All About QR Codes

QR Code Parents

This QR code leads to a digital parenting wiki site that my colleagues and I created.

QR Codes. You’ve probably seen them around — on everything from cereal boxes to magazines to advertising banners on the bus or in the subway.

QR is short for quick resource code (QR code), the scannable geometric-looking design that connects a person via smartphone to digital information such as an e-mail site, a video, a website, or even a telephone number. QR codes are similar to bar codes, but the QR image contains far more encoded information — thousands of times more, in fact. Learn more about QR codes at the Common Craft video tutorial site.

A QR code is essentially a shortcut that leads to digitized information. It might be, for instance, at the end of a book chapter, linking the reader to more content on a topic, or on a billboard. It could link conference attendees to a workshop handout or schedule.      Continue reading

Grammar Support for the Student Writers in Your Family

Just about every day I have a grammar question, despite that in junior high school I was an ace at diagramming sentences. Most commonly I need to figure out how to punctuate something I have written. I search for an answer, and I want to remember the information — if possible — so that I can use it the next time the same question arises. Yes, I could consult The Elements of StyleOn Writing WellThe Chicago Manual of Style, or countless other good grammar books.

grammargirl

These days, however, when I am puzzling over a comma or a particular word, I almost always go online to find a podcast at Grammar Girl’s Quick and Dirty TipsI listen to the explanation, usually accompanied by music and amusing examples, and even days later I still remember the rule or the spelling or usage — even if the topic has not reappeared in my writing.

If you have not checked out the Grammar Girl podcasts, take some time to do so. They are great fun — two words that I never associated with sentence diagrams.

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Getting to Know Instagram: Getting Adults Up to Speed

In a matter of weeks last spring quite a few older elementary and younger middle school children whom I know jumped on the Instragram bandwagon, and they continue to have fun with it. The social networking photography app, now owned by Facebook, lives on their wireless devices, making it easy to use without getting encumbered with computers. Just a few days ago a colleague of mine commented, “Instagram is the new Facebook!”

instagramThe minimum age for the Instagram app is 13 (COPPA regulations), but that hasn’t stopped the site from attracting many children younger than that, often with their parents’ permission. While I tend to be someone who takes age requirements seriously, many parents, after checking out various apps, are more comfortable than I am with letting their kids use sites when they are younger than 13 years of age.

The biggest challenge for adults is keeping an eye on the content and quality of the photos that their children are uploading to Instagram and sharing all over the place. Problems can occur when children err in judgement as they make decisions about what to share (and what not to share). Common Sense Media’s Jim Steyer, author of Talking Back to Facebook, speaking at GDS this week, described it as “…responding first rather than reflecting.”

What do children like about Instagram? Well, it’s instant.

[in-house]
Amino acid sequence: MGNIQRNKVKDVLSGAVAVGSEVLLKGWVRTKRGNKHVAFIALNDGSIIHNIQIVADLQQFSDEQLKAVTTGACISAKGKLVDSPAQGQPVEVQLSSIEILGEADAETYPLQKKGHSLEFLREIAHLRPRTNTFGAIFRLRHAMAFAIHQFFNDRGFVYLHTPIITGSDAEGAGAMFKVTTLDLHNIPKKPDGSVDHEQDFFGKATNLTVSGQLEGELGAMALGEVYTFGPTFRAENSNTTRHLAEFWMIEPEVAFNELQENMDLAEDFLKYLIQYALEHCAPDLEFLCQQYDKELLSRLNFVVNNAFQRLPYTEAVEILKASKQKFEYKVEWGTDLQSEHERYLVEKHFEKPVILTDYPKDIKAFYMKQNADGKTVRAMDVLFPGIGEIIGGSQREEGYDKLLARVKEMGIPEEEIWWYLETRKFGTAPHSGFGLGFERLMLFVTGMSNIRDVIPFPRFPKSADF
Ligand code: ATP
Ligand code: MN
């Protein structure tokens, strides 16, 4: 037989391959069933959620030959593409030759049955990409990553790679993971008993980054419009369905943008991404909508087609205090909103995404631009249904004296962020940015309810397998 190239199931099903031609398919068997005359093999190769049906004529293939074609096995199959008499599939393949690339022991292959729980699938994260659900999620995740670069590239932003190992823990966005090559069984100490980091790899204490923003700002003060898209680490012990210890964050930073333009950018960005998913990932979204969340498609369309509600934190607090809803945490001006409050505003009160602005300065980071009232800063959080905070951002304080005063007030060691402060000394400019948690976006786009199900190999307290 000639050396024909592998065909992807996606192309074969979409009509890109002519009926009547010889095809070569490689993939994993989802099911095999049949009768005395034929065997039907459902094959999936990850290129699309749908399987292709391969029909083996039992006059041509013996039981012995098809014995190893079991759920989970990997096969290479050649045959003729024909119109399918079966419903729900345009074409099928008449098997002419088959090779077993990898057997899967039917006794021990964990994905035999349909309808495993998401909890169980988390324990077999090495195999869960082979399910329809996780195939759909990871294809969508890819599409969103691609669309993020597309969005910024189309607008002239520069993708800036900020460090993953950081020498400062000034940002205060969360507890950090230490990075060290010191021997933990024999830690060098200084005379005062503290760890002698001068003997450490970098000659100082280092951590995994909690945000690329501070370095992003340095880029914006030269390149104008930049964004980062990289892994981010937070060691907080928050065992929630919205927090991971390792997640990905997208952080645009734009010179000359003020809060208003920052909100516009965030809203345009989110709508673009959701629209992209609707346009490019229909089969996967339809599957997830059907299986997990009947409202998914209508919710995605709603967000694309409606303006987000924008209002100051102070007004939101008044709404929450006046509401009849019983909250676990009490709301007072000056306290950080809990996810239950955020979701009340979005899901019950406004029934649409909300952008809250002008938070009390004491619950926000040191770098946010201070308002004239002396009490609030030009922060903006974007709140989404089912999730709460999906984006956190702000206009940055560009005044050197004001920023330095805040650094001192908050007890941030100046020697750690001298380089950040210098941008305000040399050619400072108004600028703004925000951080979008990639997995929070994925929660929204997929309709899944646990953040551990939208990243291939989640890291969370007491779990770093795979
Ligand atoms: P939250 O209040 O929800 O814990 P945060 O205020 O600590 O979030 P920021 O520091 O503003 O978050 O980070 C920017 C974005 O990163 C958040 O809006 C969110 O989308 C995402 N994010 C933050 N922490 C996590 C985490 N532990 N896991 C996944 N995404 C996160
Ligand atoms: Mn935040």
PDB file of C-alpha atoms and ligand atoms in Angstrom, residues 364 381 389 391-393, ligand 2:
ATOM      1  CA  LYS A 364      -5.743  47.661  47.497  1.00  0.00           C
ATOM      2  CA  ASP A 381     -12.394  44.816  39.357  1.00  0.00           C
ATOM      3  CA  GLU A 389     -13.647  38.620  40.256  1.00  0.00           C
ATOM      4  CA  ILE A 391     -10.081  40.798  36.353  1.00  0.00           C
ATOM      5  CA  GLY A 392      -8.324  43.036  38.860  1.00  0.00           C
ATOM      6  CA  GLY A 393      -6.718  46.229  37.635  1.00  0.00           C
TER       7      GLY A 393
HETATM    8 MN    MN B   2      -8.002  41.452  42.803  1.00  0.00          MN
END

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How Can I Help My Child Become a Better Researcher?

researchwordphotoJust about any time of the school year students seek good quality information to use with assignments and projects. Unfortunately, most kids head right to a computer or portable device and fire up Google, despite that teachers and librarians devote substantial classroom time and energy  introducing students to curated online research resources.

To help children use higher quality information sources, we adults need to learn a bit more about online databases and share that information. At home, as often as possible, we should reinforce school lessons or create our own, reminding our children that while results from Google provide a vast number of links, many are of questionable quality and others are irrelevant. Although making judgements and decisions about the links that appear in the typical Google search are useful skills to develop, the time to fine tune these abilities is not when a child is working on an important report or project.

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Do We Confuse Privacy With Transparency? James Steyer-Articles and Books

Note:  This post is about Jim Steyer, the author and founder of Common Sense Media, who will speak at GDS on Wednesday, March 13, 2013, at the Lower-Middle School. His presentation begins at 7:00 P.M.

This image is borrowed form the book's webiste.

This image is borrowed form the book’s website.

Our digital society hasn’t figured out what to do about privacy. More importantly, it hasn’t figured what to do about the privacy of our kids — we keep confusing privacy with transparency. A recent book,Talking Back to Facebook, by James P. Stayer, addresses this confusion and tries to help adults make some sense of it.

It’s problematic enough that we adults are diving willy-nilly into the digital world, sharing lots of things, private and not so private, but now it’s also a world where everything a child does and almost every mistake he or she makes may also become public. These days we are giving children and adolescents no cover and no protection as they blithely explore the digital world while making what in any other era would be common and developmentally appropriate errors.